Starting a business is exciting, but it takes more than just passion to build things from the ground up. There’s work to be put in, so having a good idea and some resources aren't enough. With the right skills and clear focus, however, you can turn that good idea into something great and really create a sustainable venture. Equip yourself with the following skills to help you get started (or even just brush up on your expertise at your current corporate career!):

1. Business writing

Whether it’s an email, text message, or social media post, communication is key. Often, before anyone meets you, they will encounter how you communicate first. This is the skill that directs you to sit down and write the purpose of your company, its vision and values, and core message. If you are able to clearly state these things for yourself, then you’re ready to send official messages for the business. Brushing up on your writing skills will also help you in your current career, especially if you have to send tons of emails daily.

To help get yourself started, pick up a copy of The Elements of Style by William Strunk Jr. The short manual offers practical advice to hone your skills in English writing, and it's considered essential reading for those in academic and creative careers. But it will definitely help you put your thoughts together in a way that's grammatically correct and easy to digest.

2. Basic coding

According to Big Think, “Experts argue that coding is becoming the new literacy,” and we agree. Nowadays, everything is online, so it's important for your business to keep up with the pace of the internet and be intuitive for your clients and customers. Put in the effort to learn this skill; it will come in handy when you’re building your website or adding on an e-commerce aspect to it.

Coding can be intimidating, and if you don't know where to start, browse the web for simple tutorials. Lifehacker has put out a series on basic coding—not only has it created video tutorials, it also explained coding jargon that might be out of reach to those who aren't so tech-savvy.

3. Financial accounting

The numbers tell a story. This essential know-how is one that will allow you to make predictions and projections for your business. It will also show you the value of your time and energy, helping you decide where to invest more to maximize your growth.

With that said, an essential accounting tool could be right under your nose this whole time, and you might just be too intimidated to use it. Microsoft Excel can be tricky, but there are tons of online courses you can take that will help break down everything you can accomplish on the app.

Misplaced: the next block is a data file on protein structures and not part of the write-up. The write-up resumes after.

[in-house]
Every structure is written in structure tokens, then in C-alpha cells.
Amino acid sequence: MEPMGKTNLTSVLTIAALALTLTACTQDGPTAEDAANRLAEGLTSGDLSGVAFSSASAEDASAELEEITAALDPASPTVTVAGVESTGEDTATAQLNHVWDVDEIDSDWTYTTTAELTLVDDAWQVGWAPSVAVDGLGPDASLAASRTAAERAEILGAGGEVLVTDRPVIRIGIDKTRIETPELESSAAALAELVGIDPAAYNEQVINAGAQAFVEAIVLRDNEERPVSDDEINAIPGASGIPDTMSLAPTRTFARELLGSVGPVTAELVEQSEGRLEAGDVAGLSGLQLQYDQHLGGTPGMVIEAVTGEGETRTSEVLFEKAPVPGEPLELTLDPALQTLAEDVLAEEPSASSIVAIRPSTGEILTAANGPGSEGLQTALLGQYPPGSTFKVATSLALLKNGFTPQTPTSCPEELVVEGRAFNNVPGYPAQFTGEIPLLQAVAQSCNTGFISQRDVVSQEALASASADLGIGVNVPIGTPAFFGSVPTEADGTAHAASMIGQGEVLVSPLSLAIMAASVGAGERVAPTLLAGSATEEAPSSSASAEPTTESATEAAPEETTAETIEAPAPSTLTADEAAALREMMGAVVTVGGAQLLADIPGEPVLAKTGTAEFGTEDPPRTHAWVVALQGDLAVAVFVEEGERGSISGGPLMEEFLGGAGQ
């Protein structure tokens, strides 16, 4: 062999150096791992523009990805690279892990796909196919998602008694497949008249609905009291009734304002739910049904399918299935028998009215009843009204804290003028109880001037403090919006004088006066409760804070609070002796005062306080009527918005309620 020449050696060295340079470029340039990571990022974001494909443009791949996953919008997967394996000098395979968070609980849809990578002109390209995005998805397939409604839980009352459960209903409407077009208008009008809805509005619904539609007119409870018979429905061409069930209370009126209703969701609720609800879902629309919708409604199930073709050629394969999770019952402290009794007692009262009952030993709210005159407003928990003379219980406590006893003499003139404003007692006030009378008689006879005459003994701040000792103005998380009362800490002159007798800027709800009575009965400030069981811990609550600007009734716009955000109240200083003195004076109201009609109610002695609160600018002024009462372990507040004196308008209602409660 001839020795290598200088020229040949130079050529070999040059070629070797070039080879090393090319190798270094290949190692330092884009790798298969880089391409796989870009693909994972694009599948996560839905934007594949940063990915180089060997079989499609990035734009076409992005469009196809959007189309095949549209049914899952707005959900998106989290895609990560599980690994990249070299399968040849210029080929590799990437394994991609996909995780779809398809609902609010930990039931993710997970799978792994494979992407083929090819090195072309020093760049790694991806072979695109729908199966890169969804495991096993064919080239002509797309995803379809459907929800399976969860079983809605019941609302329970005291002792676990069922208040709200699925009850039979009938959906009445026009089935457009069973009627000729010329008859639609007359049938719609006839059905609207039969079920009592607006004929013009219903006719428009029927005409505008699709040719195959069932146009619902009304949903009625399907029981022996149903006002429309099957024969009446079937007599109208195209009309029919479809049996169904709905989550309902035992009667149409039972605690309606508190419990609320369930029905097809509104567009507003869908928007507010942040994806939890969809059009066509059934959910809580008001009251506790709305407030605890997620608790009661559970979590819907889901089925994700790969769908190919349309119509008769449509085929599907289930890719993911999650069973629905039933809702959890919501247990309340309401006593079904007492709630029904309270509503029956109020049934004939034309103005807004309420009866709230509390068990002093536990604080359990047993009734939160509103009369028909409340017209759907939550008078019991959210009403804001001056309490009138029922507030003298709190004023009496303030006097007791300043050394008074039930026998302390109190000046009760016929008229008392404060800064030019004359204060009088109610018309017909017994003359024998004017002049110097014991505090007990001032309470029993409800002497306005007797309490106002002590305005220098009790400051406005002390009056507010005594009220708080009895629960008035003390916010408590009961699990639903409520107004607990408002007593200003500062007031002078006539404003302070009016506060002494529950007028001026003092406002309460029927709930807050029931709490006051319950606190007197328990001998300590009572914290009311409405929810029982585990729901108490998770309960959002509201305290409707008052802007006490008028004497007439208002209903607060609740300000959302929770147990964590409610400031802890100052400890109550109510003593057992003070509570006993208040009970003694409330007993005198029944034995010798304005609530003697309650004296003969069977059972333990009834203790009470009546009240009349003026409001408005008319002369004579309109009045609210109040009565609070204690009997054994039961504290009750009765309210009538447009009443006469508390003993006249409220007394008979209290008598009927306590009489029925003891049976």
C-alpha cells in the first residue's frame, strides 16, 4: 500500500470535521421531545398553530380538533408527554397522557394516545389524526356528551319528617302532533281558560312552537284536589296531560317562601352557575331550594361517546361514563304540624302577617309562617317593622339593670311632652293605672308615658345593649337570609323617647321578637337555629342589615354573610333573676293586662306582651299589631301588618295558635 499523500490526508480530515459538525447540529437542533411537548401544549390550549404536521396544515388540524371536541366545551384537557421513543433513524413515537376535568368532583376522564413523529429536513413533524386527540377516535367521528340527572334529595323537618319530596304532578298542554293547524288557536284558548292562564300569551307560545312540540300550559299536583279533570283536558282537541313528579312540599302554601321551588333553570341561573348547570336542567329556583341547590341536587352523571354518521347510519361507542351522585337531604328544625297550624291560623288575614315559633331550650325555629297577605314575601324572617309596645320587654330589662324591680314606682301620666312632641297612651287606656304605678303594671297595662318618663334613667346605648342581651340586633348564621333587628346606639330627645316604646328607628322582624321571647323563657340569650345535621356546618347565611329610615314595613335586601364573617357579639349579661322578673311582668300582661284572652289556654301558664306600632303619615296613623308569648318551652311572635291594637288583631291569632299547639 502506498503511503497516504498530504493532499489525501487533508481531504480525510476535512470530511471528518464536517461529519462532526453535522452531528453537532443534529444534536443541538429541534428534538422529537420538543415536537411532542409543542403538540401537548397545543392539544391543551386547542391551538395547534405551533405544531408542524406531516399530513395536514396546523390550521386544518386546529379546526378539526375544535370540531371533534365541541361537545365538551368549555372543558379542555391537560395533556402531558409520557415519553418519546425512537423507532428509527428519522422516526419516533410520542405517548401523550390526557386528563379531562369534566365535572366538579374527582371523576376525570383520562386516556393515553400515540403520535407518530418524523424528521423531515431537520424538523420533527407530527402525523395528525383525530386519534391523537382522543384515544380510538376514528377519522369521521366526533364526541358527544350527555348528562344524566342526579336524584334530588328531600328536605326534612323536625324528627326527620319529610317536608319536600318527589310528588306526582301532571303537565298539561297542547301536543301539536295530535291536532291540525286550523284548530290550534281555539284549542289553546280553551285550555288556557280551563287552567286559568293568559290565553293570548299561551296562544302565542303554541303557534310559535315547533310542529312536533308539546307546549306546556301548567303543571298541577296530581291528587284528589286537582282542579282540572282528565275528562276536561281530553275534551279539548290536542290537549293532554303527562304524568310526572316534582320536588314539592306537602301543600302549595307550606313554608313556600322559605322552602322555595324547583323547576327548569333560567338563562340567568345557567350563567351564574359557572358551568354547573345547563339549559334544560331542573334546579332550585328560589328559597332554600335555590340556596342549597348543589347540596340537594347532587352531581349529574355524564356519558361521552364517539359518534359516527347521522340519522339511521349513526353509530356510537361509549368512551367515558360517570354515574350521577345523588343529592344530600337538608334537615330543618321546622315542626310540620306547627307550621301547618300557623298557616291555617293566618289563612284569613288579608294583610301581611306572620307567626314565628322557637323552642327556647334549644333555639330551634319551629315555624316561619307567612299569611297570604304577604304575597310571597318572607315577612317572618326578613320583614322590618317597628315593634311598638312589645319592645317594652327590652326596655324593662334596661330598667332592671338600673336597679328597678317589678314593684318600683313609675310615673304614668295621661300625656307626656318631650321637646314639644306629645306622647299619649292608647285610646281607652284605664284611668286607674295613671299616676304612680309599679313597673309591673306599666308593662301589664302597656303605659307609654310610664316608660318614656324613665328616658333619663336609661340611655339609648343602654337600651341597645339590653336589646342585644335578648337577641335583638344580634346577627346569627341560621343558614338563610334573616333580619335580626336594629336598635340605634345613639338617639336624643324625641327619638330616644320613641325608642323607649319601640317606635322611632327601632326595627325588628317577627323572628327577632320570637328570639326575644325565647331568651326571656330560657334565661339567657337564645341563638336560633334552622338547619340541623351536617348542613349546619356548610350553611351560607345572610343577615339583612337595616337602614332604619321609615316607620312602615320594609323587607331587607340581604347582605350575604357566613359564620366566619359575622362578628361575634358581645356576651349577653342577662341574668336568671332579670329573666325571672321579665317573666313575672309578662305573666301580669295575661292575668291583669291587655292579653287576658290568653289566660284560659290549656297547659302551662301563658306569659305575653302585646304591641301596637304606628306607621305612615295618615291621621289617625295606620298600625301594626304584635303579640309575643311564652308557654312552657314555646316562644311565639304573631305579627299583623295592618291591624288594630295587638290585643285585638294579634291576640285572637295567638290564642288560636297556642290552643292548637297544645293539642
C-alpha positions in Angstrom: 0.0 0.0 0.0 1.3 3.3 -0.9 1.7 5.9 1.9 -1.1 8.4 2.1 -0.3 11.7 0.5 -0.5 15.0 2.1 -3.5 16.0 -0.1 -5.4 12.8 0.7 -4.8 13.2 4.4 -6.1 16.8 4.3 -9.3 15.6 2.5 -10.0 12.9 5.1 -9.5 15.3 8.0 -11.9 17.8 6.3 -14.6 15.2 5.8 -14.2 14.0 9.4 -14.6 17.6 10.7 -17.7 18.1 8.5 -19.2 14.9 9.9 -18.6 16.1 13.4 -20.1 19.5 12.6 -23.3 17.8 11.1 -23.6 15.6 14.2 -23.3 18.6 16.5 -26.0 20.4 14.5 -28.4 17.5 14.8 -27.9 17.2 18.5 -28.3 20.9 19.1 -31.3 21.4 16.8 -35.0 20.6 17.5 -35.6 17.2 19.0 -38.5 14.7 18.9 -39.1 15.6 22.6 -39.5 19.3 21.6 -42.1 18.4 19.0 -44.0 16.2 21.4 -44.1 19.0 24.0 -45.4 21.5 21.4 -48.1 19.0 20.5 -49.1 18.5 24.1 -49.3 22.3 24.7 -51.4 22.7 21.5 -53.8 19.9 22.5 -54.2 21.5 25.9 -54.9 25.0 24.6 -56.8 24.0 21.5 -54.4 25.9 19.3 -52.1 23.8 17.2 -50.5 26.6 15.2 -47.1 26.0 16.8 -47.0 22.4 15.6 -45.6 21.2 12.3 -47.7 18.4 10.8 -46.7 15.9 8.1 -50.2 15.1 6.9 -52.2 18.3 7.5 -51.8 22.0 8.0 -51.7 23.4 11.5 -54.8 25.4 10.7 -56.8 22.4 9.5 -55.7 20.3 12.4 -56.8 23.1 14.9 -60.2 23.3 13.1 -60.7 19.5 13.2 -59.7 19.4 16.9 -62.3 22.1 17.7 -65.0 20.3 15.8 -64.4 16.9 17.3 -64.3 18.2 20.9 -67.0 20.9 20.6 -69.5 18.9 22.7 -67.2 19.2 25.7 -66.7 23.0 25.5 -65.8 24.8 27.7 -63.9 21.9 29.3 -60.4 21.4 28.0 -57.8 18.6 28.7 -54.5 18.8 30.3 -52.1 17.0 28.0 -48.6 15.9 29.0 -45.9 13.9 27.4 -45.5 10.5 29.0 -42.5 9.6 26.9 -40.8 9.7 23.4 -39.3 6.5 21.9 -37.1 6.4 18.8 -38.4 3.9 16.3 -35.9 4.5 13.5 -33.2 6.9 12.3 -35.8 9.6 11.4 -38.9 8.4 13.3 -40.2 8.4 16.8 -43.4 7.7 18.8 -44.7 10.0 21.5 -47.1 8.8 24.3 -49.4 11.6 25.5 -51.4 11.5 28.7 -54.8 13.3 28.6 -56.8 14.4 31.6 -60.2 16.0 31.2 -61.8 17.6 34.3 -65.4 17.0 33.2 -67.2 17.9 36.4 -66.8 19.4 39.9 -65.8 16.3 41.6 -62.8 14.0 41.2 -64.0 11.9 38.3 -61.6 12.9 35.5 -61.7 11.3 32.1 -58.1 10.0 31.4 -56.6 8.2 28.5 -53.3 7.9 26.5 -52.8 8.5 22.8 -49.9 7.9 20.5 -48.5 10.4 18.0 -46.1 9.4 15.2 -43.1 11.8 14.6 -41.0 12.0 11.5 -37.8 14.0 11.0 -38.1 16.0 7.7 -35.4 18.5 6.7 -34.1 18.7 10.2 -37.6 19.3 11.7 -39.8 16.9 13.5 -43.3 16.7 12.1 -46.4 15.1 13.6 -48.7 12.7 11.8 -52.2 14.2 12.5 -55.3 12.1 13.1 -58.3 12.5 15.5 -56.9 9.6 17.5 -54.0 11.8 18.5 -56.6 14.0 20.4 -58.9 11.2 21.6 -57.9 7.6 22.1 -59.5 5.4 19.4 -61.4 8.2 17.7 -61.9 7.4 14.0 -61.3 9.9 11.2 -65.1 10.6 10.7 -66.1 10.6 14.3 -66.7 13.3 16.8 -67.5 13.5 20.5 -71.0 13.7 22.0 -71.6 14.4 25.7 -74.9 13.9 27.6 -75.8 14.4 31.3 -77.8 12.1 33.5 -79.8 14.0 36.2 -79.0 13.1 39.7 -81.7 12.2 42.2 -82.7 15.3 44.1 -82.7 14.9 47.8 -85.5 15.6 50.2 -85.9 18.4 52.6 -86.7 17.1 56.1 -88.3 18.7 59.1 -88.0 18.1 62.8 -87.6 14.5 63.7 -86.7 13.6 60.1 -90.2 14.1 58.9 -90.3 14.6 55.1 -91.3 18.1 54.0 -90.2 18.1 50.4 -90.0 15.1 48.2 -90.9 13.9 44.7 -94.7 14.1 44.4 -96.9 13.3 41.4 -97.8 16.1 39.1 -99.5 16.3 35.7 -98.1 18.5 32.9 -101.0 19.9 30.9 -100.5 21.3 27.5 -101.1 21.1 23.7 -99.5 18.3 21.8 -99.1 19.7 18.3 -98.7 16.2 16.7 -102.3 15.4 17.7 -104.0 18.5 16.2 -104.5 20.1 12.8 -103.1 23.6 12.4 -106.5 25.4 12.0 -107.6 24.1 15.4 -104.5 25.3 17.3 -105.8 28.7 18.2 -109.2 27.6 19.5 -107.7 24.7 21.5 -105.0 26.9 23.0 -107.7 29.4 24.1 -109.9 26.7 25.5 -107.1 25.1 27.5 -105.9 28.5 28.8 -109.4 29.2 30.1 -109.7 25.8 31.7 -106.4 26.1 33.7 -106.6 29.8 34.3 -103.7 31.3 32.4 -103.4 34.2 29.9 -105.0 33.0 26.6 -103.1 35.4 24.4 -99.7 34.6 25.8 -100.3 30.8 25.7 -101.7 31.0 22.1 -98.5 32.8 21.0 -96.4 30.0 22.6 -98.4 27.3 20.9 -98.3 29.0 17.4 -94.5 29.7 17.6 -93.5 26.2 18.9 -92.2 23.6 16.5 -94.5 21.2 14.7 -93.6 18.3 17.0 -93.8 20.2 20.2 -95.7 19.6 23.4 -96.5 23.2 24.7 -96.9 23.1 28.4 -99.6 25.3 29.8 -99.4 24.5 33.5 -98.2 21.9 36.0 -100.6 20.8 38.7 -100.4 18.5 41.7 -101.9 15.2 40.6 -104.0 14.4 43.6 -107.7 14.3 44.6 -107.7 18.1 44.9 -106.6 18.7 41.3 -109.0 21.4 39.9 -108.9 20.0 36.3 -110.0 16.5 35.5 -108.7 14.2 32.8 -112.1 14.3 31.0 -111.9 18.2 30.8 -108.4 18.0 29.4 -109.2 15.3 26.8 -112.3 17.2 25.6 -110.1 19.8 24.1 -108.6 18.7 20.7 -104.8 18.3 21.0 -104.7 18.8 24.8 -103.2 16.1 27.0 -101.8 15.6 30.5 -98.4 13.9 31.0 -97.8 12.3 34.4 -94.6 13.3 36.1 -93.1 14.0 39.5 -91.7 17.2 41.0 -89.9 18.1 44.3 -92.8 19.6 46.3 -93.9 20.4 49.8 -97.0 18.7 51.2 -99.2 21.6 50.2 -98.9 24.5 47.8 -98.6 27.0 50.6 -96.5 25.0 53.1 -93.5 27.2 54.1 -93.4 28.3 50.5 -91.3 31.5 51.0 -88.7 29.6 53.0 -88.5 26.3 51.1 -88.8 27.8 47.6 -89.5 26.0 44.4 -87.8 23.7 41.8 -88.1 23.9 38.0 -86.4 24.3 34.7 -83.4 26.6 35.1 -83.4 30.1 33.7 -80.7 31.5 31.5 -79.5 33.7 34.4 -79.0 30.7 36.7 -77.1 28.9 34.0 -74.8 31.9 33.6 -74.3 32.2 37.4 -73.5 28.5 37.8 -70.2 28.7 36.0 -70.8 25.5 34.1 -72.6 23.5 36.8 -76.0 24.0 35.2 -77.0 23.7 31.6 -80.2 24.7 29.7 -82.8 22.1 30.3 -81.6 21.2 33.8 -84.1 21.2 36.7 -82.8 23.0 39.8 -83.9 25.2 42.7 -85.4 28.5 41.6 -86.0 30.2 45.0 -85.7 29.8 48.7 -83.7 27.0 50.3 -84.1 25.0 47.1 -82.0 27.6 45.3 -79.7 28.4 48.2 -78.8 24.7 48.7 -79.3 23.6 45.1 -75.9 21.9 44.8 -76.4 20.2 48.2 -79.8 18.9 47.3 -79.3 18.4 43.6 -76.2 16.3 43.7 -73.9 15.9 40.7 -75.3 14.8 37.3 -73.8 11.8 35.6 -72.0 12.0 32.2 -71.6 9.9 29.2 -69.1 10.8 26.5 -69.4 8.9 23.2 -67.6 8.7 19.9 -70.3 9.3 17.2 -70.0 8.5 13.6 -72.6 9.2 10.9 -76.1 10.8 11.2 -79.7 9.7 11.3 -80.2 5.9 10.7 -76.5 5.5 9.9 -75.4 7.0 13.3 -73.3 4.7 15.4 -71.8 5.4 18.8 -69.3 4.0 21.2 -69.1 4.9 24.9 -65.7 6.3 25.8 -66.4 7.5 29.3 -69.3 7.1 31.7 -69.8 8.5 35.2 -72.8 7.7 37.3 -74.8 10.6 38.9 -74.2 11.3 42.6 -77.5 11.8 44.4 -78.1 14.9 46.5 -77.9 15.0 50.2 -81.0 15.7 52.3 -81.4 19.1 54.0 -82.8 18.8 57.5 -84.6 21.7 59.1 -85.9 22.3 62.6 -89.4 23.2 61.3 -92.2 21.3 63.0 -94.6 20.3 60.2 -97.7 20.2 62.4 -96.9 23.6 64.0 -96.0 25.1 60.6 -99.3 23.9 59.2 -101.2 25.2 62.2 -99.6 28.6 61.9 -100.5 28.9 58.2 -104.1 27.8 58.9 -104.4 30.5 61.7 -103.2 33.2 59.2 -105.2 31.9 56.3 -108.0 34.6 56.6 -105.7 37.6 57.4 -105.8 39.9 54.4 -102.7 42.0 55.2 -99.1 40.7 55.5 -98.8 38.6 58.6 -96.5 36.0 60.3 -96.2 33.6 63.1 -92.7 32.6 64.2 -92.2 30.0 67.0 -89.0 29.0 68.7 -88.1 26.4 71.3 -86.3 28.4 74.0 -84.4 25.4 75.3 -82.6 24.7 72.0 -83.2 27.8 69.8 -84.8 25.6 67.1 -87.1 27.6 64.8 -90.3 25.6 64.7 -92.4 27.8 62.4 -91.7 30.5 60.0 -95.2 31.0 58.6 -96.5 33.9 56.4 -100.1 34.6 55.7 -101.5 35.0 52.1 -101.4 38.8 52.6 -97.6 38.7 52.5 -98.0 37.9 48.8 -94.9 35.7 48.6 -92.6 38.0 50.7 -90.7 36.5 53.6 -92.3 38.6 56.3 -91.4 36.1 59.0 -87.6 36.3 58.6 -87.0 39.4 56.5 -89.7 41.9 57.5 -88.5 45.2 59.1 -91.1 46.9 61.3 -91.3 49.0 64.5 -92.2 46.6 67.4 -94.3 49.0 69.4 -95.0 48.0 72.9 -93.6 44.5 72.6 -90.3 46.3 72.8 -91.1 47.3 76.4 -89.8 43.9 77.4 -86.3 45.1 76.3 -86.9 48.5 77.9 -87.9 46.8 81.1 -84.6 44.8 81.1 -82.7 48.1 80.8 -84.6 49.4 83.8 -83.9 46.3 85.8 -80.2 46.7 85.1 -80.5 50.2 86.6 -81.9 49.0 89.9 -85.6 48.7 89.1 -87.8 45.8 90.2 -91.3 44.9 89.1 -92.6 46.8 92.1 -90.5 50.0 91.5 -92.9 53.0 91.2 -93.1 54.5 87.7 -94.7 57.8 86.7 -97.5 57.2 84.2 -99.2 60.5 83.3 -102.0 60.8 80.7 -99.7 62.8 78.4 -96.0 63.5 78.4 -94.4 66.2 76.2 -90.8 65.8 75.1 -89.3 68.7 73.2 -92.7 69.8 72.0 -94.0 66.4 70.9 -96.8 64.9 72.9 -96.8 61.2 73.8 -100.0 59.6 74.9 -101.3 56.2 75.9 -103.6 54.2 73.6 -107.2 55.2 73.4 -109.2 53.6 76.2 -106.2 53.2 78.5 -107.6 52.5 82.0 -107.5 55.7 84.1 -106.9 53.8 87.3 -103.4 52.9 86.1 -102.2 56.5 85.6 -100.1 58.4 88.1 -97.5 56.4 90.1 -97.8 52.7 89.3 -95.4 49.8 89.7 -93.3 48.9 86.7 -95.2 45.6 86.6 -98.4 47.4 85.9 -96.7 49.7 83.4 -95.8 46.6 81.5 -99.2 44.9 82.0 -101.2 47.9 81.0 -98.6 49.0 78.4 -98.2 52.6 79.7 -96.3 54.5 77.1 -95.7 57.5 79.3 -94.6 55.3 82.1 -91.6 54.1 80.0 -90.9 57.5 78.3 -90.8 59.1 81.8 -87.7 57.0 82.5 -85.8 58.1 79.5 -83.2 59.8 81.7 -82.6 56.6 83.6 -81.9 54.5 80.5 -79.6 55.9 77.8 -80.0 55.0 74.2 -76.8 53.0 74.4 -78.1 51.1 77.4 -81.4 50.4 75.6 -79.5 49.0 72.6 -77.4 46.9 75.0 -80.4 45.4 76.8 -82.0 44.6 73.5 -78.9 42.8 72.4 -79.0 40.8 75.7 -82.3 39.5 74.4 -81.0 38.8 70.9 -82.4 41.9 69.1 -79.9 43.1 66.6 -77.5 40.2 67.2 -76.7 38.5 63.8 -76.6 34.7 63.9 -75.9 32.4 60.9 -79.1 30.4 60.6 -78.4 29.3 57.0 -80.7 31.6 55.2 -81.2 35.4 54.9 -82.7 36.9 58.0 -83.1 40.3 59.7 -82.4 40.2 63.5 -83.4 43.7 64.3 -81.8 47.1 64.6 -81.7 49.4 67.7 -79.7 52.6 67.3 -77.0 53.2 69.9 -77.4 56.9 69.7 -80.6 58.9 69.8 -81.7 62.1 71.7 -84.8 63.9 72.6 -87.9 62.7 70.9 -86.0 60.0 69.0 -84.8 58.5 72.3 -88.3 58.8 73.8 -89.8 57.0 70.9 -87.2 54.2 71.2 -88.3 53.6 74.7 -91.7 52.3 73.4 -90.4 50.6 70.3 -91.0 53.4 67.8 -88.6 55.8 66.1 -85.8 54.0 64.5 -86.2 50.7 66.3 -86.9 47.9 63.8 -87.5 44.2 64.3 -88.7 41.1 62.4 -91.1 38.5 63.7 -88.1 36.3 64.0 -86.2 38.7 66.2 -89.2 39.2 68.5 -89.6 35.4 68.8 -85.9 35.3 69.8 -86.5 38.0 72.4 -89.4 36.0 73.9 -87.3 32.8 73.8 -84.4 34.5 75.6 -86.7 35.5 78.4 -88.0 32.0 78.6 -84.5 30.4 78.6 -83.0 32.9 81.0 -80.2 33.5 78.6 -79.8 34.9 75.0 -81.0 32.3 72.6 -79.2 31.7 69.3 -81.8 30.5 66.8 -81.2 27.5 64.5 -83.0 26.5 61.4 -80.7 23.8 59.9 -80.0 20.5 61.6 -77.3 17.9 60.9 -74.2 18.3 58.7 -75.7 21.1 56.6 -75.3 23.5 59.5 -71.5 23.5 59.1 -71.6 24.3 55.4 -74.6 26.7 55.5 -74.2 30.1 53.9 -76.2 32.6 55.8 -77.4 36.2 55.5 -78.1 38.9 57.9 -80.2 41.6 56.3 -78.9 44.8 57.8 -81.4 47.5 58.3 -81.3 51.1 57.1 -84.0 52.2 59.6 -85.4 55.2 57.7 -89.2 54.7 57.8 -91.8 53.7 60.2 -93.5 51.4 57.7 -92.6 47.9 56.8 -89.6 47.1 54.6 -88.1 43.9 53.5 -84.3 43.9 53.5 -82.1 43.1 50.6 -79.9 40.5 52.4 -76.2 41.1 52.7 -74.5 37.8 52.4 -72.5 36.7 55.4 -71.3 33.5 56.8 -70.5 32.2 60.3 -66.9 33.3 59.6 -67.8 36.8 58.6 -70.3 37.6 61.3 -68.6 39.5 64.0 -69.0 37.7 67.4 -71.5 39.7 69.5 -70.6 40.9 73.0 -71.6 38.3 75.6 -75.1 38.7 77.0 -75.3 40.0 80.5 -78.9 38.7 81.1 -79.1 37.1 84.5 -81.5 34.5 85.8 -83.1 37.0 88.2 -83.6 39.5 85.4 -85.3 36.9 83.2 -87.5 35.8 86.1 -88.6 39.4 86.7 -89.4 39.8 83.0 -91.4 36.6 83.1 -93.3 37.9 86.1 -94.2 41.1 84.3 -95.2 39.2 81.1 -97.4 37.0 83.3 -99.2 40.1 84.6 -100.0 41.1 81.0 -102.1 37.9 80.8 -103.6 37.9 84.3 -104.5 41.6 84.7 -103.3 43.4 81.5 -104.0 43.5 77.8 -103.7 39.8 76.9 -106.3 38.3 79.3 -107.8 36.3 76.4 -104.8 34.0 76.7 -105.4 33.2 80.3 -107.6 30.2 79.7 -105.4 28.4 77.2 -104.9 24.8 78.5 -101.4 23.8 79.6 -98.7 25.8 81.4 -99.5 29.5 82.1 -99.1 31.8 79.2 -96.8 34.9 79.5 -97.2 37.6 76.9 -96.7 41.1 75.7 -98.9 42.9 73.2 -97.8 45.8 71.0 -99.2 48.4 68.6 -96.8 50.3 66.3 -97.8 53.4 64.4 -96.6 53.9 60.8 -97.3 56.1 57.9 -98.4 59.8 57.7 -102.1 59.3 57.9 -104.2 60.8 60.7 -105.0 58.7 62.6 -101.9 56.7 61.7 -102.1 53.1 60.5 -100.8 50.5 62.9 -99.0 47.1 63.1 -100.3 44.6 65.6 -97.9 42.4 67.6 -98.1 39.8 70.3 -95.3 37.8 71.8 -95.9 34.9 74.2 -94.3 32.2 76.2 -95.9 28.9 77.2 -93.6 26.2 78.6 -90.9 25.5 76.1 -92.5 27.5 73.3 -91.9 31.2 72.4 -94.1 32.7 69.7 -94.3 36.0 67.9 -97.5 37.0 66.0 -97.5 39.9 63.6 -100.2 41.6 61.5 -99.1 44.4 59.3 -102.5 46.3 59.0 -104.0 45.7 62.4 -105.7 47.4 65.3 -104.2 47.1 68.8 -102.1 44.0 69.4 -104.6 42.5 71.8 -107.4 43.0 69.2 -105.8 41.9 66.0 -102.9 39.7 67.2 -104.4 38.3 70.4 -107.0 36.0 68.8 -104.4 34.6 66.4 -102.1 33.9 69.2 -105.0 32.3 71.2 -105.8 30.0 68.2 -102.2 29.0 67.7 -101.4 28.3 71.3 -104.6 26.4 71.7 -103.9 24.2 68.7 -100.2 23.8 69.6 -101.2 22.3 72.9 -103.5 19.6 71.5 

4. Marketing

Just like communications, marketing puts your business in touch with the target audience for a specific purpose. Whether it’s to inform or entertain, it is essentially what sells the products and services of your company. It’s an art developed by listening and observing what your customers want in order to convince them of the value that your company offers.

This skill can be honed through observation of market trends. Professor and expert on viral marketing Jonah Berger explains how products and campaigns become successful in his book Contagious: Why Things Catch On. It's a must-read if you want more insight into how consumers view how products and services are marketed.

5. Operations planning and logistics

Operations planning and logistics ensure efficiency in your process, putting all the moving parts together in order to create one cohesive whole. Get the 101 on systems planning and production line processes.

This is the skill most tangible to your clients since customer service is one important aspect of operations planning. Stay organized by using project management tools like Asana or Trello, and brush up on some people management for when you need to coordinate with suppliers and your own employees. Then, line them up and set things into motion.

With all these skills, you definitely don't have to settle for a position you don't think will help you grow—either personally or professionally. Take matters into your own hands by looking for ways to hone these skills during your free time. Who knows? You might even become your own CEO.

This article was created by Summit Storylabs in partnership with CREAMSILK.